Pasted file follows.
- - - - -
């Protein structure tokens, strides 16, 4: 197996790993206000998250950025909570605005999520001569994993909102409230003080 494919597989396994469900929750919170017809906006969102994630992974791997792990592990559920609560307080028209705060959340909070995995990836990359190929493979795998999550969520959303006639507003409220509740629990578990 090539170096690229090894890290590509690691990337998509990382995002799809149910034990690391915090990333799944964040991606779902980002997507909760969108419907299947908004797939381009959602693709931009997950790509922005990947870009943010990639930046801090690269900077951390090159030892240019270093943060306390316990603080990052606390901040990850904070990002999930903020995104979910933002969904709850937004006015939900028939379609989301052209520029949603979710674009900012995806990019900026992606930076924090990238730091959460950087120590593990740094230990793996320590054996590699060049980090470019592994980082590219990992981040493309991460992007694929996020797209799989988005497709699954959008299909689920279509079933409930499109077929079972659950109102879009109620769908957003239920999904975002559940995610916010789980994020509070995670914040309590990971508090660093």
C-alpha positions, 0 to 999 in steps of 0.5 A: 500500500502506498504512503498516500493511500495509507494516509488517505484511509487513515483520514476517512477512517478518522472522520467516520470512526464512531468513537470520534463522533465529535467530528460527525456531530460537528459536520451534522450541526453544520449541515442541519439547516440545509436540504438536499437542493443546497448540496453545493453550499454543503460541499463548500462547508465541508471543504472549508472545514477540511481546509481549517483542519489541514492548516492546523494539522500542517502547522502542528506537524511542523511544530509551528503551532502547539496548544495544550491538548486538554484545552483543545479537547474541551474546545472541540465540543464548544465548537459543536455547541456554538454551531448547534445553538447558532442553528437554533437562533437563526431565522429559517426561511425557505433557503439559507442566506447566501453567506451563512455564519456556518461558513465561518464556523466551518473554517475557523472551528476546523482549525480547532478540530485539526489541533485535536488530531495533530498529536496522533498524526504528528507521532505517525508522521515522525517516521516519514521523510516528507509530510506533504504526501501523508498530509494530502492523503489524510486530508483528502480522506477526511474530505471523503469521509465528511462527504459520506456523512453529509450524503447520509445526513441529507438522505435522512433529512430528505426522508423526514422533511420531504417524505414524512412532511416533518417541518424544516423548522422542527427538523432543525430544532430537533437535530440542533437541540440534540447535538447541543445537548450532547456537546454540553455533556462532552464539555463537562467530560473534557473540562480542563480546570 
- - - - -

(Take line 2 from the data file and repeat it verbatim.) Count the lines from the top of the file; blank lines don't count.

C-alpha positions, 0 to 999 in steps of 0.5 A: 500500500502506498504512503498516500493511500495509507494516509488517505484511509487513515483520514476517512477512517478518522472522520467516520470512526464512531468513537470520534463522533465529535467530528460527525456531530460537528459536520451534522450541526453544520449541515442541519439547516440545509436540504438536499437542493443546497448540496453545493453550499454543503460541499463548500462547508465541508471543504472549508472545514477540511481546509481549517483542519489541514492548516492546523494539522500542517502547522502542528506537524511542523511544530509551528503551532502547539496548544495544550491538548486538554484545552483543545479537547474541551474546545472541540465540543464548544465548537459543536455547541456554538454551531448547534445553538447558532442553528437554533437562533437563526431565522429559517426561511425557505433557503439559507442566506447566501453567506451563512455564519456556518461558513465561518464556523466551518473554517475557523472551528476546523482549525480547532478540530485539526489541533485535536488530531495533530498529536496522533498524526504528528507521532505517525508522521515522525517516521516519514521523510516528507509530510506533504504526501501523508498530509494530502492523503489524510486530508483528502480522506477526511474530505471523503469521509465528511462527504459520506456523512453529509450524503447520509445526513441529507438522505435522512433529512430528505426522508423526514422533511420531504417524505414524512412532511416533518417541518424544516423548522422542527427538523432543525430544532430537533437535530440542533437541540440534540447535538447541543445537548450532547456537546454540553455533556462532552464539555463537562467530560473534557473540562480542563480546570 